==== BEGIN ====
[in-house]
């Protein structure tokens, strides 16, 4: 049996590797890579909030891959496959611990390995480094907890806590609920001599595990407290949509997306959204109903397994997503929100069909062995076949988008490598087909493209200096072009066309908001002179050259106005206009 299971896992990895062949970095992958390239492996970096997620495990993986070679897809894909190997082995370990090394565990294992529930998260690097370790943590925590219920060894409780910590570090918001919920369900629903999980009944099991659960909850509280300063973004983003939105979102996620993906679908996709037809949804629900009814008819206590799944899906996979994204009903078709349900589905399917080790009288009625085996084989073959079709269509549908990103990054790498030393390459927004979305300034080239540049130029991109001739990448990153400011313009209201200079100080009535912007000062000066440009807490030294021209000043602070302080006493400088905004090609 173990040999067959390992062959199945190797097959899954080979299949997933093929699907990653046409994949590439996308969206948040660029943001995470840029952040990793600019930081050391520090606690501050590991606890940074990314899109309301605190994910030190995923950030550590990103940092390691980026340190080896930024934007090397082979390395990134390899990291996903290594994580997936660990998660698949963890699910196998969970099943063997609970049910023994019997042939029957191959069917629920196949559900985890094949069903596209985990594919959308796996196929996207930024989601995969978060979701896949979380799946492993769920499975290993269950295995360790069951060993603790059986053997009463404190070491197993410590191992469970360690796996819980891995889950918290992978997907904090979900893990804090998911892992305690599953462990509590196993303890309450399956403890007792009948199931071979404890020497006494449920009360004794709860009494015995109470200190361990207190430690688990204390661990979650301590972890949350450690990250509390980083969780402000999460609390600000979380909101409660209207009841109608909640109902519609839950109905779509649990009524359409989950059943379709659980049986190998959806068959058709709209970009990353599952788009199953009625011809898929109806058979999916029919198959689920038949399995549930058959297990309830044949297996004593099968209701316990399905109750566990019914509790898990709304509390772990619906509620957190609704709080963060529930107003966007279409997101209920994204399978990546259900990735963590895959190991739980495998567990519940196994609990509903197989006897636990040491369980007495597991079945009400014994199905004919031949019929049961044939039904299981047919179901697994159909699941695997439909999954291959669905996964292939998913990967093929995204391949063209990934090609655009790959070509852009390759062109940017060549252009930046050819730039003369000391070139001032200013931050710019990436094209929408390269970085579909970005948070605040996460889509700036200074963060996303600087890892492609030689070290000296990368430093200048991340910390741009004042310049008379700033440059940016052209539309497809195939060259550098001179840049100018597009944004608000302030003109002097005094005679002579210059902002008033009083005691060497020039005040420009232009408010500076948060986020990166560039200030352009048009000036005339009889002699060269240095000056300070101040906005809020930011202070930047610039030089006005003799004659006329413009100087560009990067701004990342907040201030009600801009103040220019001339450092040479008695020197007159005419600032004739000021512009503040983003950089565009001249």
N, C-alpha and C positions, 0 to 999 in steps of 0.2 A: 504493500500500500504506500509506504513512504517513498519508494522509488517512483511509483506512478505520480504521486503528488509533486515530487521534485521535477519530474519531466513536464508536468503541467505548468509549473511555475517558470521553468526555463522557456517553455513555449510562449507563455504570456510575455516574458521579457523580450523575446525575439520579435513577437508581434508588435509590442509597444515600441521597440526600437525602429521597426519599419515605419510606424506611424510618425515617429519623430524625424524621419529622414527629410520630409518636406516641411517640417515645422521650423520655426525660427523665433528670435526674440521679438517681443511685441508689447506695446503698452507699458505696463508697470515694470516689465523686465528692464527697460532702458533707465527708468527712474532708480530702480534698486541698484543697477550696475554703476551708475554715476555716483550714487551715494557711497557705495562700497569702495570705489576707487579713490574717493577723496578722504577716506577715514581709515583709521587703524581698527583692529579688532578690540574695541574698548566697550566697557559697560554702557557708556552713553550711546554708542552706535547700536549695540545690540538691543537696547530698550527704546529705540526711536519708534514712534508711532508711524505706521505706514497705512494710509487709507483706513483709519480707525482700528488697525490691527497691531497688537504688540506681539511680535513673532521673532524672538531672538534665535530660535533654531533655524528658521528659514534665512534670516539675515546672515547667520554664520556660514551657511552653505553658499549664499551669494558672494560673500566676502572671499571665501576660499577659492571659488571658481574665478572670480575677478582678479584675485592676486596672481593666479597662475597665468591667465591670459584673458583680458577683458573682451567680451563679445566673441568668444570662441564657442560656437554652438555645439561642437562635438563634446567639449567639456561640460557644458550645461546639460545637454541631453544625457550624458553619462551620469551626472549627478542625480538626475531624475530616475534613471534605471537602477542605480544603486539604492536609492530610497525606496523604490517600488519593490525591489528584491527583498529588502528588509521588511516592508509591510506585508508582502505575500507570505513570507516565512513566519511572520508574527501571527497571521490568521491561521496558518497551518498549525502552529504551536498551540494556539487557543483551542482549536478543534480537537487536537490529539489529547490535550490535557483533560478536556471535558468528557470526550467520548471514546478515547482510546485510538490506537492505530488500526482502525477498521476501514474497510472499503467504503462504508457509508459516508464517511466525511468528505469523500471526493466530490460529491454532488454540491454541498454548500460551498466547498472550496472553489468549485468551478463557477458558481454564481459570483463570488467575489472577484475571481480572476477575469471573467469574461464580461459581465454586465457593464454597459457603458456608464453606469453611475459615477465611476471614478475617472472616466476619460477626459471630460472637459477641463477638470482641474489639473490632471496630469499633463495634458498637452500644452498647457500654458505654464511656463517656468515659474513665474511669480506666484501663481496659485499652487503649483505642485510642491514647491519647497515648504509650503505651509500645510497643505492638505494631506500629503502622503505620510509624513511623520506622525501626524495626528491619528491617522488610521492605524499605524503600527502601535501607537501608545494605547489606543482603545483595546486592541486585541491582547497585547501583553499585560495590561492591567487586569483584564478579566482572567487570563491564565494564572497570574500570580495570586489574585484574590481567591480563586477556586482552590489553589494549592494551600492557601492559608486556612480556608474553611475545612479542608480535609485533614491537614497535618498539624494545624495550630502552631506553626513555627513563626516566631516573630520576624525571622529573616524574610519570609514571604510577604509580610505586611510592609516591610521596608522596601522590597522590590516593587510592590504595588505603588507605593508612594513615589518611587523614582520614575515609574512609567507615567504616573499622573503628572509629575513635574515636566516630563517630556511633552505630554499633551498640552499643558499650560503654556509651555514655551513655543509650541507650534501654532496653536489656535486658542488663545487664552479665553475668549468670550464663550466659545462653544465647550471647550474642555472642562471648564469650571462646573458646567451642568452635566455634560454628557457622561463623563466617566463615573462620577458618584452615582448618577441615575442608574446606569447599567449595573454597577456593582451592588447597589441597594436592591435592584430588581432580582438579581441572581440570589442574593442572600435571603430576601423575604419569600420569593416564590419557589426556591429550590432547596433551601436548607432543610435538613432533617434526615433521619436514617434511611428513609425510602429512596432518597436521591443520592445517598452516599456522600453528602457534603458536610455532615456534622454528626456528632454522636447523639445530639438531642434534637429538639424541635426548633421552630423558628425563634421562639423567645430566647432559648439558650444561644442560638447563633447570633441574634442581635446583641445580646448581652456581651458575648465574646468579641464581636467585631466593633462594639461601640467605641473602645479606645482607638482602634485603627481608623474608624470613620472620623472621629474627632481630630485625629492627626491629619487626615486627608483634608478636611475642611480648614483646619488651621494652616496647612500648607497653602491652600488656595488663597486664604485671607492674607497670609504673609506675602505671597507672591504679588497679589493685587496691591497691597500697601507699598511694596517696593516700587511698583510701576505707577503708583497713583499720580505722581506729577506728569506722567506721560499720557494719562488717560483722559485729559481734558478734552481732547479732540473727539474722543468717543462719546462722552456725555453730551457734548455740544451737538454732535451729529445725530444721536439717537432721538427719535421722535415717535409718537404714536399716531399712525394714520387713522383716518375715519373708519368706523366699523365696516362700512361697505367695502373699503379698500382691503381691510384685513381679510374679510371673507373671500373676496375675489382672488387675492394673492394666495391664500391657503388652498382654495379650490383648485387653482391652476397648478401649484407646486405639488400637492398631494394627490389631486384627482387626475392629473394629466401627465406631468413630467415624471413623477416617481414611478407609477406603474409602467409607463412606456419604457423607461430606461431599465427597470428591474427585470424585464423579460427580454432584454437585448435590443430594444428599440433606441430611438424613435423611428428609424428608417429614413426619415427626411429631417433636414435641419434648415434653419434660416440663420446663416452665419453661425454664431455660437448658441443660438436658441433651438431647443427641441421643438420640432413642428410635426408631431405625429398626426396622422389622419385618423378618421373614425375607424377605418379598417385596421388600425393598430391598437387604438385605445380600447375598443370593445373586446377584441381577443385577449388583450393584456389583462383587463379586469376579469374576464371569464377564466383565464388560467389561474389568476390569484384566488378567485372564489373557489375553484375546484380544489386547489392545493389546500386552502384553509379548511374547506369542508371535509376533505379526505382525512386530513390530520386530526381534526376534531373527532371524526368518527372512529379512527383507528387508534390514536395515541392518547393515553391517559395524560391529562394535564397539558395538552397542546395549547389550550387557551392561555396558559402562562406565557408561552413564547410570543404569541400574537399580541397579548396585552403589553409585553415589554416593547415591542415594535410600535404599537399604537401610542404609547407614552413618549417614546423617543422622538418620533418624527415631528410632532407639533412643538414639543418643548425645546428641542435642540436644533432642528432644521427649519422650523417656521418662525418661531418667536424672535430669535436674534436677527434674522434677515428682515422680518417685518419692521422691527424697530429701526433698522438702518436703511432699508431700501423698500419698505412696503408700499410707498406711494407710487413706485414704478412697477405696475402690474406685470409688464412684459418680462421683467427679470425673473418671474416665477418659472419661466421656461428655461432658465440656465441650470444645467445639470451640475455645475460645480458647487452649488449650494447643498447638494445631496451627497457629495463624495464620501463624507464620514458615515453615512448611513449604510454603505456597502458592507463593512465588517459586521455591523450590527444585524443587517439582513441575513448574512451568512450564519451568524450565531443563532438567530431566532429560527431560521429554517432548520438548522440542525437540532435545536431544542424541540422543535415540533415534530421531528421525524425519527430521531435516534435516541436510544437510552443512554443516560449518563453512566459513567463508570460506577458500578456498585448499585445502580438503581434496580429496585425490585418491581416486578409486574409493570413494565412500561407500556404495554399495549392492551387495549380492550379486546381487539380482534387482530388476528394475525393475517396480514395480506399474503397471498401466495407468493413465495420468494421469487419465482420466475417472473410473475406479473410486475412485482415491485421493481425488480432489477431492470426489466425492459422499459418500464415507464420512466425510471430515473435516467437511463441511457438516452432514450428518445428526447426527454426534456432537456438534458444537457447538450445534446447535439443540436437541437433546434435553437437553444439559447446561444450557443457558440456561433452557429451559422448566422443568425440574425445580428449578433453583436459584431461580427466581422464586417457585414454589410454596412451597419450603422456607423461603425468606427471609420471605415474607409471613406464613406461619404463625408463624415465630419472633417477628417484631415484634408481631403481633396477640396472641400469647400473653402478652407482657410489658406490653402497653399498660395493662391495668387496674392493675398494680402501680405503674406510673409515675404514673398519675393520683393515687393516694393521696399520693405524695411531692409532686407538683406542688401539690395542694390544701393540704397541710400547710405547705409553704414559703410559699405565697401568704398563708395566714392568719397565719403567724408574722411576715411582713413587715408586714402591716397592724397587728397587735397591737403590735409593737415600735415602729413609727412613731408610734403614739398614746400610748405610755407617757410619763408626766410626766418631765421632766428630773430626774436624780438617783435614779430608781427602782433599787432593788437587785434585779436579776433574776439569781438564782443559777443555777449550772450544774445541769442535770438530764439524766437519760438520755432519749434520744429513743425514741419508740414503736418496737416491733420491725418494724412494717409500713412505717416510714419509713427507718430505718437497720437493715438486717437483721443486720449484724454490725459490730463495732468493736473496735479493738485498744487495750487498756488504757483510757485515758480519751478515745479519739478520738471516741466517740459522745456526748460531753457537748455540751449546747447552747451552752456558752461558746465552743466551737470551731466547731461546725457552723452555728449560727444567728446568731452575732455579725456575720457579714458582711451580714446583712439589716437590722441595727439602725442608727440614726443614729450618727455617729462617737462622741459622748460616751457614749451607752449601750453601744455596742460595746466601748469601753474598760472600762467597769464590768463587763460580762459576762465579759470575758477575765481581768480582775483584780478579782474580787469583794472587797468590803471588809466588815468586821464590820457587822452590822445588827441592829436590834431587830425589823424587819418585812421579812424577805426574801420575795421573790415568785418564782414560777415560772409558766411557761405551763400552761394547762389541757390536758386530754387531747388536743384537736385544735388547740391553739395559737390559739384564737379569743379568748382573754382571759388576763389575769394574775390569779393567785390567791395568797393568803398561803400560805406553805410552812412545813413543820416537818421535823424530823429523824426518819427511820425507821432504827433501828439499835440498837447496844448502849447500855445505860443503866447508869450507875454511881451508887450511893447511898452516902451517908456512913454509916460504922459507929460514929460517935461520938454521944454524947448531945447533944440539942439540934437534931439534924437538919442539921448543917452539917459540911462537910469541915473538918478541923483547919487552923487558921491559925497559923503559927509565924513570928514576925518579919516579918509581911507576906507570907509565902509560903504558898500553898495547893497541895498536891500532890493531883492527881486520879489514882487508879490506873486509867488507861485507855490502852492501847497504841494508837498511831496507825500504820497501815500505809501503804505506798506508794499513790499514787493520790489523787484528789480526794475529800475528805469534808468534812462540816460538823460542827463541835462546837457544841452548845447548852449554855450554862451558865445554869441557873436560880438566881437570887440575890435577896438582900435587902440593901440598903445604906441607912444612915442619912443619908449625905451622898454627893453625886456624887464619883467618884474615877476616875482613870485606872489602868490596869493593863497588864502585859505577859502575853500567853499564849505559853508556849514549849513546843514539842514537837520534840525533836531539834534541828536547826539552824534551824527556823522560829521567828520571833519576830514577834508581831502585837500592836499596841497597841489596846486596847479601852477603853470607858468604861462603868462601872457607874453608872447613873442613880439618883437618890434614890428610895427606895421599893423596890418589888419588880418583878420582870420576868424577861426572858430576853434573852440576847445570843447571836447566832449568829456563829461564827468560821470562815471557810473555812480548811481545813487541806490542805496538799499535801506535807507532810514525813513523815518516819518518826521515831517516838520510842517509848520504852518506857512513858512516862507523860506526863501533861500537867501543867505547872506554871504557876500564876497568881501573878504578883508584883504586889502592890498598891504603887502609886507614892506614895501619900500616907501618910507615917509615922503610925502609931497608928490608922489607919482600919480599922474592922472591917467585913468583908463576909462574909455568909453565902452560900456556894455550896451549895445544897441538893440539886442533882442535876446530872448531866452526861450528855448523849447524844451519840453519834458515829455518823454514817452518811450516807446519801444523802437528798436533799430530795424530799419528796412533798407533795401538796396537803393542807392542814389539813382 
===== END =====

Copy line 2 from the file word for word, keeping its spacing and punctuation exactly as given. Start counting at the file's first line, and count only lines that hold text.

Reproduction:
């Protein structure tokens, strides 16, 4: 049996590797890579909030891959496959611990390995480094907890806590609920001599595990407290949509997306959204109903397994997503929100069909062995076949988008490598087909493209200096072009066309908001002179050259106005206009 299971896992990895062949970095992958390239492996970096997620495990993986070679897809894909190997082995370990090394565990294992529930998260690097370790943590925590219920060894409780910590570090918001919920369900629903999980009944099991659960909850509280300063973004983003939105979102996620993906679908996709037809949804629900009814008819206590799944899906996979994204009903078709349900589905399917080790009288009625085996084989073959079709269509549908990103990054790498030393390459927004979305300034080239540049130029991109001739990448990153400011313009209201200079100080009535912007000062000066440009807490030294021209000043602070302080006493400088905004090609 173990040999067959390992062959199945190797097959899954080979299949997933093929699907990653046409994949590439996308969206948040660029943001995470840029952040990793600019930081050391520090606690501050590991606890940074990314899109309301605190994910030190995923950030550590990103940092390691980026340190080896930024934007090397082979390395990134390899990291996903290594994580997936660990998660698949963890699910196998969970099943063997609970049910023994019997042939029957191959069917629920196949559900985890094949069903596209985990594919959308796996196929996207930024989601995969978060979701896949979380799946492993769920499975290993269950295995360790069951060993603790059986053997009463404190070491197993410590191992469970360690796996819980891995889950918290992978997907904090979900893990804090998911892992305690599953462990509590196993303890309450399956403890007792009948199931071979404890020497006494449920009360004794709860009494015995109470200190361990207190430690688990204390661990979650301590972890949350450690990250509390980083969780402000999460609390600000979380909101409660209207009841109608909640109902519609839950109905779509649990009524359409989950059943379709659980049986190998959806068959058709709209970009990353599952788009199953009625011809898929109806058979999916029919198959689920038949399995549930058959297990309830044949297996004593099968209701316990399905109750566990019914509790898990709304509390772990619906509620957190609704709080963060529930107003966007279409997101209920994204399978990546259900990735963590895959190991739980495998567990519940196994609990509903197989006897636990040491369980007495597991079945009400014994199905004919031949019929049961044939039904299981047919179901697994159909699941695997439909999954291959669905996964292939998913990967093929995204391949063209990934090609655009790959070509852009390759062109940017060549252009930046050819730039003369000391070139001032200013931050710019990436094209929408390269970085579909970005948070605040996460889509700036200074963060996303600087890892492609030689070290000296990368430093200048991340910390741009004042310049008379700033440059940016052209539309497809195939060259550098001179840049100018597009944004608000302030003109002097005094005679002579210059902002008033009083005691060497020039005040420009232009408010500076948060986020990166560039200030352009048009000036005339009889002699060269240095000056300070101040906005809020930011202070930047610039030089006005003799004659006329413009100087560009990067701004990342907040201030009600801009103040220019001339450092040479008695020197007159005419600032004739000021512009503040983003950089565009001249």